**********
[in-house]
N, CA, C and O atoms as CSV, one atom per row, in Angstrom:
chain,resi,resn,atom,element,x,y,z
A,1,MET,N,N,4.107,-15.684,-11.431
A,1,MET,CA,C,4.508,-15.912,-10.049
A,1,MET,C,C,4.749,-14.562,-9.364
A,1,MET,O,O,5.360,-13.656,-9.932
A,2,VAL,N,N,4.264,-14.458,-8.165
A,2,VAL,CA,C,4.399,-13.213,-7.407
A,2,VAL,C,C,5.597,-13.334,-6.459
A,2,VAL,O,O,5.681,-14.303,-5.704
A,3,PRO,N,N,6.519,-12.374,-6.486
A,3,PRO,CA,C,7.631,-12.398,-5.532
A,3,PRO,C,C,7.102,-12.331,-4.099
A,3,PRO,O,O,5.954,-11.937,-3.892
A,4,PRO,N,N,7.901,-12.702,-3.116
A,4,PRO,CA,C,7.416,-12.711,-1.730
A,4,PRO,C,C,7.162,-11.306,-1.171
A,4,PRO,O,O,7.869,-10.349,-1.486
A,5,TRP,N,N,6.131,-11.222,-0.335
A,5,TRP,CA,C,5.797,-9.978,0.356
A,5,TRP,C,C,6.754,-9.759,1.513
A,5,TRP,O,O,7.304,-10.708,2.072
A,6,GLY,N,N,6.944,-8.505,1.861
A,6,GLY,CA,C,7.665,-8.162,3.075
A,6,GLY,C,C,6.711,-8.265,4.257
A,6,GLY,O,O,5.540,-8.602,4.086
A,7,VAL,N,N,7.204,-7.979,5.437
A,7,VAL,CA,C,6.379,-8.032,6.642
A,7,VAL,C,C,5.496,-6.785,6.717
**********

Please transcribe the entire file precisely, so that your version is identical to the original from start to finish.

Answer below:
[in-house]
N, CA, C and O atoms as CSV, one atom per row, in Angstrom:
chain,resi,resn,atom,element,x,y,z
A,1,MET,N,N,4.107,-15.684,-11.431
A,1,MET,CA,C,4.508,-15.912,-10.049
A,1,MET,C,C,4.749,-14.562,-9.364
A,1,MET,O,O,5.360,-13.656,-9.932
A,2,VAL,N,N,4.264,-14.458,-8.165
A,2,VAL,CA,C,4.399,-13.213,-7.407
A,2,VAL,C,C,5.597,-13.334,-6.459
A,2,VAL,O,O,5.681,-14.303,-5.704
A,3,PRO,N,N,6.519,-12.374,-6.486
A,3,PRO,CA,C,7.631,-12.398,-5.532
A,3,PRO,C,C,7.102,-12.331,-4.099
A,3,PRO,O,O,5.954,-11.937,-3.892
A,4,PRO,N,N,7.901,-12.702,-3.116
A,4,PRO,CA,C,7.416,-12.711,-1.730
A,4,PRO,C,C,7.162,-11.306,-1.171
A,4,PRO,O,O,7.869,-10.349,-1.486
A,5,TRP,N,N,6.131,-11.222,-0.335
A,5,TRP,CA,C,5.797,-9.978,0.356
A,5,TRP,C,C,6.754,-9.759,1.513
A,5,TRP,O,O,7.304,-10.708,2.072
A,6,GLY,N,N,6.944,-8.505,1.861
A,6,GLY,CA,C,7.665,-8.162,3.075
A,6,GLY,C,C,6.711,-8.265,4.257
A,6,GLY,O,O,5.540,-8.602,4.086
A,7,VAL,N,N,7.204,-7.979,5.437
A,7,VAL,CA,C,6.379,-8.032,6.642
A,7,VAL,C,C,5.496,-6.785,6.717